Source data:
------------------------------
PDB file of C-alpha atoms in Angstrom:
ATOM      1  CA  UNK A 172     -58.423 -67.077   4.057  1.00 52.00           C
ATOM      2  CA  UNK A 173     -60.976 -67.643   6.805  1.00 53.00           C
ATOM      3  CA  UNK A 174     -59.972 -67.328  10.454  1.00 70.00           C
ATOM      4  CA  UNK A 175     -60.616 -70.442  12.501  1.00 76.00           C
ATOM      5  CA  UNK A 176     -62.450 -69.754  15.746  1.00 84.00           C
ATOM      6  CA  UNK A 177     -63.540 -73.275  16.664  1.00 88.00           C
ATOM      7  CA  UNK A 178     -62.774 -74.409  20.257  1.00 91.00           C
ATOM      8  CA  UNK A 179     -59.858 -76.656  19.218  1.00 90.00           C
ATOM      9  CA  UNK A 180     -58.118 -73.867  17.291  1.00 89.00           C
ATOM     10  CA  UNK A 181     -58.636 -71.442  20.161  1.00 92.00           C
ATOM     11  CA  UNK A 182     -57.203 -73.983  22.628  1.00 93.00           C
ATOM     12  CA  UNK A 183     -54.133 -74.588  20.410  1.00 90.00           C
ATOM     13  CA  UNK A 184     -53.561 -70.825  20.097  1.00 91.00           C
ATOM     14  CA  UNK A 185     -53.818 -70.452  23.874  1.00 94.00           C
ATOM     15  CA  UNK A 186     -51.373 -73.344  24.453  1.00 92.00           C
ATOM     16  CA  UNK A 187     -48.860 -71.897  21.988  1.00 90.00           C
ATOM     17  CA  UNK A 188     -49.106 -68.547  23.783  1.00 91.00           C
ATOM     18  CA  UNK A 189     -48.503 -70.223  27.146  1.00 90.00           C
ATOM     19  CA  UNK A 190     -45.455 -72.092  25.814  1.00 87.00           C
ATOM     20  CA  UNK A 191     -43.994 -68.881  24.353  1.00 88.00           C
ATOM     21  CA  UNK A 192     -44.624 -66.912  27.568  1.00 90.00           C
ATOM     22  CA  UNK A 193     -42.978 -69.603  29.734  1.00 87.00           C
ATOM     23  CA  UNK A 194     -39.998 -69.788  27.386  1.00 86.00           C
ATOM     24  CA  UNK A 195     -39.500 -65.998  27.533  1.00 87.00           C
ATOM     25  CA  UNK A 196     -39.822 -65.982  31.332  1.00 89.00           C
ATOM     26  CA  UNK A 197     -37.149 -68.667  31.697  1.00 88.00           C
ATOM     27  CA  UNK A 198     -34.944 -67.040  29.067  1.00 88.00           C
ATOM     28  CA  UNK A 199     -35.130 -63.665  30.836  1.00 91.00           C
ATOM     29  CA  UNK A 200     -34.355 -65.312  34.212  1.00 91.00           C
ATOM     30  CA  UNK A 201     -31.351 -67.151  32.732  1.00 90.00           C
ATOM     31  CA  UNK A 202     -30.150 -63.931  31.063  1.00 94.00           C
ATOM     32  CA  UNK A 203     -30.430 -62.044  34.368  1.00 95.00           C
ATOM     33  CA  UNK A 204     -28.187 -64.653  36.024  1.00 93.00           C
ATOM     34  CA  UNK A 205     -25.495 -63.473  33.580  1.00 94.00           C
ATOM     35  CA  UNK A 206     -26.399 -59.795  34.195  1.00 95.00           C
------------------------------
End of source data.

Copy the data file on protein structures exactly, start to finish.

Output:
PDB file of C-alpha atoms in Angstrom:
ATOM      1  CA  UNK A 172     -58.423 -67.077   4.057  1.00 52.00           C
ATOM      2  CA  UNK A 173     -60.976 -67.643   6.805  1.00 53.00           C
ATOM      3  CA  UNK A 174     -59.972 -67.328  10.454  1.00 70.00           C
ATOM      4  CA  UNK A 175     -60.616 -70.442  12.501  1.00 76.00           C
ATOM      5  CA  UNK A 176     -62.450 -69.754  15.746  1.00 84.00           C
ATOM      6  CA  UNK A 177     -63.540 -73.275  16.664  1.00 88.00           C
ATOM      7  CA  UNK A 178     -62.774 -74.409  20.257  1.00 91.00           C
ATOM      8  CA  UNK A 179     -59.858 -76.656  19.218  1.00 90.00           C
ATOM      9  CA  UNK A 180     -58.118 -73.867  17.291  1.00 89.00           C
ATOM     10  CA  UNK A 181     -58.636 -71.442  20.161  1.00 92.00           C
ATOM     11  CA  UNK A 182     -57.203 -73.983  22.628  1.00 93.00           C
ATOM     12  CA  UNK A 183     -54.133 -74.588  20.410  1.00 90.00           C
ATOM     13  CA  UNK A 184     -53.561 -70.825  20.097  1.00 91.00           C
ATOM     14  CA  UNK A 185     -53.818 -70.452  23.874  1.00 94.00           C
ATOM     15  CA  UNK A 186     -51.373 -73.344  24.453  1.00 92.00           C
ATOM     16  CA  UNK A 187     -48.860 -71.897  21.988  1.00 90.00           C
ATOM     17  CA  UNK A 188     -49.106 -68.547  23.783  1.00 91.00           C
ATOM     18  CA  UNK A 189     -48.503 -70.223  27.146  1.00 90.00           C
ATOM     19  CA  UNK A 190     -45.455 -72.092  25.814  1.00 87.00           C
ATOM     20  CA  UNK A 191     -43.994 -68.881  24.353  1.00 88.00           C
ATOM     21  CA  UNK A 192     -44.624 -66.912  27.568  1.00 90.00           C
ATOM     22  CA  UNK A 193     -42.978 -69.603  29.734  1.00 87.00           C
ATOM     23  CA  UNK A 194     -39.998 -69.788  27.386  1.00 86.00           C
ATOM     24  CA  UNK A 195     -39.500 -65.998  27.533  1.00 87.00           C
ATOM     25  CA  UNK A 196     -39.822 -65.982  31.332  1.00 89.00           C
ATOM     26  CA  UNK A 197     -37.149 -68.667  31.697  1.00 88.00           C
ATOM     27  CA  UNK A 198     -34.944 -67.040  29.067  1.00 88.00           C
ATOM     28  CA  UNK A 199     -35.130 -63.665  30.836  1.00 91.00           C
ATOM     29  CA  UNK A 200     -34.355 -65.312  34.212  1.00 91.00           C
ATOM     30  CA  UNK A 201     -31.351 -67.151  32.732  1.00 90.00           C
ATOM     31  CA  UNK A 202     -30.150 -63.931  31.063  1.00 94.00           C
ATOM     32  CA  UNK A 203     -30.430 -62.044  34.368  1.00 95.00           C
ATOM     33  CA  UNK A 204     -28.187 -64.653  36.024  1.00 93.00           C
ATOM     34  CA  UNK A 205     -25.495 -63.473  33.580  1.00 94.00           C
ATOM     35  CA  UNK A 206     -26.399 -59.795  34.195  1.00 95.00           C